Release date: Dec. 9

U.S. distrib: Focus Features

Oscar alumni: Ang Lee (foreign-language film, “Crouching Tiger, Hidden Dragon”); Manlio Rocchetti (makeup, “Driving Miss Daisy”)

Riding a wave of awards buzz that began at Toronto, Venice and Telluride — and stoked by its winning the Golden Lion at Venice — Western love story “Brokeback Mountain” is one of the leading Oscar contenders of the year.

Ang Lee’s film is taken from Annie Proulx’s devastating 1997 New Yorker short story, published in her collection “Close Range.” Starting in the early ’60s, it tells the tale of two cowboys (Jake Gyllenhaal and Heath Ledger) who begin a torrid affair one summer tending sheep on a mountain for a Wyoming rancher. The men go their separate ways at summer’s end, each going on to marry women and raise kids. But when they run into each other years later, the feelings they thought they left behind come rushing back.

The film dovetails nicely with the repressed passions that have touched most of Lee’s films, from the marriage-of-convenience comedy “The Wedding Banquet” through “Sense and Sensibility,” “Crouching Tiger, Hidden Dragon” and “The Hulk.” Another characteristic of Lee’s work is his mature handling of subject matter, taking his time to let the drama unfold organically.

Dubbed “the gay ‘Gone With the Wind’ ” at the Toronto Film Festival, “Brokeback” moved many to tears at its screenings. Variety‘s Todd McCarthy called it “an achingly sad tale” about “men lucky enough to connect but forlornly unable to fulfill their characters and live according to their true natures.”

Ledger, who has reaped most of the acting kudos so far with a performance that Entertainment Weekly’s Owen Gleiberman described as “gnarled, taciturn brilliance,” appears to be a strong candidate to receive his first lead acting nomination.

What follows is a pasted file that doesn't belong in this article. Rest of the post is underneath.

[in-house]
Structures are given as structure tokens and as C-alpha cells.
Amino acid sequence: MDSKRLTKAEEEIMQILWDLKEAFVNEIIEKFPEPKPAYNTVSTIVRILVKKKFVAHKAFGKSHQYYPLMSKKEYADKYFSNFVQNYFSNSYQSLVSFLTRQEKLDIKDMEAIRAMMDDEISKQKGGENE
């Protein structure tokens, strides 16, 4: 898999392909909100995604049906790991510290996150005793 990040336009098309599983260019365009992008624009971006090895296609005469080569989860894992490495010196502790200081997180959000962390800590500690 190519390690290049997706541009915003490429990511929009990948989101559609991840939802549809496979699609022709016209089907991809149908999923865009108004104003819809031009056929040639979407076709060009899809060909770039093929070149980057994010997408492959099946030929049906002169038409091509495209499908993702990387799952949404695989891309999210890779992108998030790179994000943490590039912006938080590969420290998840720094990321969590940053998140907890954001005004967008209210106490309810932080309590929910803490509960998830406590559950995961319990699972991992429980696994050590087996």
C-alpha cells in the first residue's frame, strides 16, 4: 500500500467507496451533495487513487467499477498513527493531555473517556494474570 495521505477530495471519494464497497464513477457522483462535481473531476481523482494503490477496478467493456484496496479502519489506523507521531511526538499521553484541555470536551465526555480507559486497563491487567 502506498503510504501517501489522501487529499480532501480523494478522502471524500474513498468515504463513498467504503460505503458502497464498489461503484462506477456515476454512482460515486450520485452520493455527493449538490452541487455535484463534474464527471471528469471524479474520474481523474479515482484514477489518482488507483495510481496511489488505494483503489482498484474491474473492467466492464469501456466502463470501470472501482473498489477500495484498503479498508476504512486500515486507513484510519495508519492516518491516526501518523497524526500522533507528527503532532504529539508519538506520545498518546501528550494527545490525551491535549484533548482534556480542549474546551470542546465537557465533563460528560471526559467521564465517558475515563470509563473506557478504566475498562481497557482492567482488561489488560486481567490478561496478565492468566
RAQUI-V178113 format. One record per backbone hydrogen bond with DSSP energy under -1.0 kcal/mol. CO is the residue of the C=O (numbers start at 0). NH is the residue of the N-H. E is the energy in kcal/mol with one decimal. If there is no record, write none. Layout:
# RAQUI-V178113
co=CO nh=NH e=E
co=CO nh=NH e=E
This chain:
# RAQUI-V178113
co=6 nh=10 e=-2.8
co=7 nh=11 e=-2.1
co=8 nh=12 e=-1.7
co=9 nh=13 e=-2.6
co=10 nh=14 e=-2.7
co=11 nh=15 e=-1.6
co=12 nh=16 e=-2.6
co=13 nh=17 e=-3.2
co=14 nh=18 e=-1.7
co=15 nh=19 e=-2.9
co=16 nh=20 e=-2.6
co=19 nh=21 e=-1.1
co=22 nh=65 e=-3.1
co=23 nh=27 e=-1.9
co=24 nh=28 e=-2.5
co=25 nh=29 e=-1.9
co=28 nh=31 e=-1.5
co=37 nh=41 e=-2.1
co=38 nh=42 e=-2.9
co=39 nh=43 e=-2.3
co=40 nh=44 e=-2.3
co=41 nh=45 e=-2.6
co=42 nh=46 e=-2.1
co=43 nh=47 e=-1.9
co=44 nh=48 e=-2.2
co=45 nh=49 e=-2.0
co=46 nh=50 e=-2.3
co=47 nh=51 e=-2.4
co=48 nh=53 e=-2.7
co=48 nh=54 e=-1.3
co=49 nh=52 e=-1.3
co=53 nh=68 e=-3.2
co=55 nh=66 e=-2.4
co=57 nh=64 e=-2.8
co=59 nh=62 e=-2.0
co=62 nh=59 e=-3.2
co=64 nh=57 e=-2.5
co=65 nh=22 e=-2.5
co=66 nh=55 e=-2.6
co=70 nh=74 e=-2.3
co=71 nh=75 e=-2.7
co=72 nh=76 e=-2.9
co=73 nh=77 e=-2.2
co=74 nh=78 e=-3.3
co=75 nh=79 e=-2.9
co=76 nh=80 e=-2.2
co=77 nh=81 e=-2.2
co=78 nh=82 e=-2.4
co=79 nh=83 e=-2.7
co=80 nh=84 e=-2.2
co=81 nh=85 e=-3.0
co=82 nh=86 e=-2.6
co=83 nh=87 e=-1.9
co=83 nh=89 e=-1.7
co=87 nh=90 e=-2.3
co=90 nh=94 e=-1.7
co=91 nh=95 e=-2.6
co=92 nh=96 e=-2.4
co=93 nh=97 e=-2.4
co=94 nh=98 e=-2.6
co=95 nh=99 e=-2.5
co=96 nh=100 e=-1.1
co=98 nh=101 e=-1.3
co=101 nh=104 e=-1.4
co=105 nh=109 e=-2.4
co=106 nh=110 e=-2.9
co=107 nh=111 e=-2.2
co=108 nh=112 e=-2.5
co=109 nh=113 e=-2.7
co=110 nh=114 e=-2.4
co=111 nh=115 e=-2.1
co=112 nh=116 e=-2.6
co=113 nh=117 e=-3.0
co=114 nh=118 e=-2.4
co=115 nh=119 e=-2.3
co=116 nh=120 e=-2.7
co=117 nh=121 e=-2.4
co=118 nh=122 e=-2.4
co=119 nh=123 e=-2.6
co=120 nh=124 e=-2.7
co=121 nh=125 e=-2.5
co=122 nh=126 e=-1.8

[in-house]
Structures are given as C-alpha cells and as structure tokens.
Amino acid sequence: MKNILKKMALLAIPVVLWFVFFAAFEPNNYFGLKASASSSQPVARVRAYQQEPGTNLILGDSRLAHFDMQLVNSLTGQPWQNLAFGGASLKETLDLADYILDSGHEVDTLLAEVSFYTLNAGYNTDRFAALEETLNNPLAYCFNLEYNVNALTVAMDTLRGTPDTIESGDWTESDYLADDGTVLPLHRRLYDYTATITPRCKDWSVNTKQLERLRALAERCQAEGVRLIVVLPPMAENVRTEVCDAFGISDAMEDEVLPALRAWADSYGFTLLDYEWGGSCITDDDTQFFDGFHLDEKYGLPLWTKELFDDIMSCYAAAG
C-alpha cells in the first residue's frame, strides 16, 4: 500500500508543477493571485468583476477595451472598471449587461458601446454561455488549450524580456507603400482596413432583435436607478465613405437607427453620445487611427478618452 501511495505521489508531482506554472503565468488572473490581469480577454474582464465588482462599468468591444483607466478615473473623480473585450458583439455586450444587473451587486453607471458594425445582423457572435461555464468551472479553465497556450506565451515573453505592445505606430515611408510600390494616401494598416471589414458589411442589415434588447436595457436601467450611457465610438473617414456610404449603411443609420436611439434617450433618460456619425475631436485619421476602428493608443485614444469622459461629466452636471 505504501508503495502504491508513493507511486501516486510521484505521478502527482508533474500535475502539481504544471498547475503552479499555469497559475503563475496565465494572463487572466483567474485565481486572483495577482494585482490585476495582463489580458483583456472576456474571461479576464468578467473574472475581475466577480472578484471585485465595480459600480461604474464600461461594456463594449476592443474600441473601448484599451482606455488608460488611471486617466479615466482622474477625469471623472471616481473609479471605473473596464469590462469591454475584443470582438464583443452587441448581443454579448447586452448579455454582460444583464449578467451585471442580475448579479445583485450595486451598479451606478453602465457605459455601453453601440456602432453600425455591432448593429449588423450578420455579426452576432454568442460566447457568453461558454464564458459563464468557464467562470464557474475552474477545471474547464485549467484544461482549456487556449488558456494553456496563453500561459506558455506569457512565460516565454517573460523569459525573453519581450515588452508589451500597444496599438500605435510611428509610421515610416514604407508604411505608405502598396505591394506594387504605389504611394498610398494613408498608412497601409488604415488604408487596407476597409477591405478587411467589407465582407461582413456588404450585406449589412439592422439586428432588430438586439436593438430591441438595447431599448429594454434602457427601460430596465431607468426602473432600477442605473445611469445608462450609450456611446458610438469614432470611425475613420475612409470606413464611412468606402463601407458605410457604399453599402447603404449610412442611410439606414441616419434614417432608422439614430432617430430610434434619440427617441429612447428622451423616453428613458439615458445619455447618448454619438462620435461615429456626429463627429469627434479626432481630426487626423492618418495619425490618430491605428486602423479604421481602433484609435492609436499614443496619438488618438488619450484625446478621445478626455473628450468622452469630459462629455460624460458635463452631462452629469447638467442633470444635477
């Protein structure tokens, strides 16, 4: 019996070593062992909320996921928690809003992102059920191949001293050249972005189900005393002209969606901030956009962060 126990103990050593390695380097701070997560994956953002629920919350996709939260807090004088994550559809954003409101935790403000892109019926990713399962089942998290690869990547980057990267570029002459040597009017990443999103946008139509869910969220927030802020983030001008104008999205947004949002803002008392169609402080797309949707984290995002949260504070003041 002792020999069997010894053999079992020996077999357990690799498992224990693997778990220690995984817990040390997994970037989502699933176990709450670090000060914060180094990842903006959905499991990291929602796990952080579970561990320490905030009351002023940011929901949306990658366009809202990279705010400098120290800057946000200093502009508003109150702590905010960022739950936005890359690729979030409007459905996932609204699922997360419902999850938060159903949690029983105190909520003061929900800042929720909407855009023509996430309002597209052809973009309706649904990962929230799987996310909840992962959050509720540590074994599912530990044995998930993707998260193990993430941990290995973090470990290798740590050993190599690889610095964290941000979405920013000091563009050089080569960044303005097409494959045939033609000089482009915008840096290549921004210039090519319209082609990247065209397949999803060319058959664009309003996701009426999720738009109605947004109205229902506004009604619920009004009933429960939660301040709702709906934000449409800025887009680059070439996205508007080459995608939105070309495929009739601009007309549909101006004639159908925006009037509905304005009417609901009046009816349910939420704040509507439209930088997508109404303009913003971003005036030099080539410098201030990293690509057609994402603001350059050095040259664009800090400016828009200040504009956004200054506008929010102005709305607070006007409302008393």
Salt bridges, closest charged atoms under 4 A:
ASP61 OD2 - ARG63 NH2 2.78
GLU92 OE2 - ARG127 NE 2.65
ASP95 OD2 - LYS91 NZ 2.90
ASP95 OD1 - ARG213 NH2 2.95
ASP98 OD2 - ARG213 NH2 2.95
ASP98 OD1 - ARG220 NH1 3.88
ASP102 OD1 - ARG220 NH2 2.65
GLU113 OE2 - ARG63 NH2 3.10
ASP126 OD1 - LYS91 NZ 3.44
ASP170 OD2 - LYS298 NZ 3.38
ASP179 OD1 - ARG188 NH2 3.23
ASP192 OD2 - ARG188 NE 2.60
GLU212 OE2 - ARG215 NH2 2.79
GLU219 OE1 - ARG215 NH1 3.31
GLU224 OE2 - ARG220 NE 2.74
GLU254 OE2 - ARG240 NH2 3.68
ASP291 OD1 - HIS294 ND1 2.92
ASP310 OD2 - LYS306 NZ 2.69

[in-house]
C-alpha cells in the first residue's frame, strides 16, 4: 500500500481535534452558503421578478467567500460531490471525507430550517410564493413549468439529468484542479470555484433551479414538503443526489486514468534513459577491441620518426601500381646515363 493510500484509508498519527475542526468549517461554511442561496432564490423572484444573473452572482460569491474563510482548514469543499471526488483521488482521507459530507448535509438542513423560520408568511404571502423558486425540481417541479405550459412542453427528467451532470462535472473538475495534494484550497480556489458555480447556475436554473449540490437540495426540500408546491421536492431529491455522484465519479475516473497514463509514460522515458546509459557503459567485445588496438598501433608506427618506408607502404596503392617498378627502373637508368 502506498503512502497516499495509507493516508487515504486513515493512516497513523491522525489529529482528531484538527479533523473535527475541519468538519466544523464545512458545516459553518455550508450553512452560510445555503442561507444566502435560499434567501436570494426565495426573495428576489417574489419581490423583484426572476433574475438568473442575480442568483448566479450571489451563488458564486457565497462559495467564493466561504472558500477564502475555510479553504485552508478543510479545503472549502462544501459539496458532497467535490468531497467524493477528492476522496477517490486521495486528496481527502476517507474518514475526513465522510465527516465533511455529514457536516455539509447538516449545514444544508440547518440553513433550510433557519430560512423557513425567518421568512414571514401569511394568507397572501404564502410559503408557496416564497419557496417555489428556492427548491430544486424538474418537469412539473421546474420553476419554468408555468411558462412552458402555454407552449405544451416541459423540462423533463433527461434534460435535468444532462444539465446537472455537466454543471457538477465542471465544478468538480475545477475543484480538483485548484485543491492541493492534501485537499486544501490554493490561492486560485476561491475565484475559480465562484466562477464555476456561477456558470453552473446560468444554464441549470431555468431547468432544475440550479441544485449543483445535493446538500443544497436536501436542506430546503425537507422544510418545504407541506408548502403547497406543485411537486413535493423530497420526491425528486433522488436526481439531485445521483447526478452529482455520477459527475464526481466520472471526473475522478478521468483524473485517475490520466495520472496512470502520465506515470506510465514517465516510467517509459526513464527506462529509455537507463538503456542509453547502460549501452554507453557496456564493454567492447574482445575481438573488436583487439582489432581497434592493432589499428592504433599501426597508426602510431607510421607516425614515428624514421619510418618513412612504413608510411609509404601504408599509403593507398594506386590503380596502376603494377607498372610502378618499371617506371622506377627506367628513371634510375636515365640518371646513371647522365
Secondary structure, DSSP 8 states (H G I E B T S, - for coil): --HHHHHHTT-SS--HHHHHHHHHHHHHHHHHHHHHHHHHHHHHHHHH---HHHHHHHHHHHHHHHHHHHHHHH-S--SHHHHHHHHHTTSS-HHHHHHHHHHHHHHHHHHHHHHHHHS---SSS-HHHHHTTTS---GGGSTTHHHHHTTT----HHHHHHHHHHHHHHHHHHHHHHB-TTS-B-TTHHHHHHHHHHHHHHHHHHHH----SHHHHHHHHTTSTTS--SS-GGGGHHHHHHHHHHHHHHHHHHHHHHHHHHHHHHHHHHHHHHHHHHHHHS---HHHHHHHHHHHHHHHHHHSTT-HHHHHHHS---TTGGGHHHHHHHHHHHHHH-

Gyllenhaal is enjoying a banner year, too, with roles in “Jarhead” and “Proof.” If “Brokeback” momentum is strong enough, a Ledger nomination could mean his onscreen love pardner joins the list, too.

Westerns have long been an Oscar staple, even winning picture awards in fallow years for the genre (“Dances With Wolves,” “Unforgiven”). Given award-winning “The Last Picture Show” author-screenwriter Larry McMurtry (with Diana Ossana) handling an adaptation that goes to considerable lengths to flesh out its source material, the Oscar writers branch is likely to look favorably on the enterprise.

Tech credits are solid, too, with hot d.p. Rodrigo Prieto (“21 Grams,” “8 Mile”), a master at lighting harsh physical landscapes, on tap for his first nom, as is composer Gustavo Santaolalla, whose profile has risen considerably in the wake of his music for “The Motorcycle Diaries.”

Also a factor is the Academy’s progressive stance on gay themes. William Hurt (“Kiss of the Spider Woman”), Tom Hanks (“Philadelphia”) and Hilary Swank (“Boys Don’t Cry”) have all won lead trophies playing gay characters, while others have been nominated.

Today’s political climate could also affect the vote. If “Brokeback” becomes an op-ed movie, a conservative backlash might energize Acad members who would love to thumb their noses at the “Red State” blue noses.

In a sense, “Brokeback” is the most powerful type of controversial film: the kind whose case for social change is made through the heart instead of the head. When it comes to swaying Oscar voters, social relevance and emotional pull is a potent combo.

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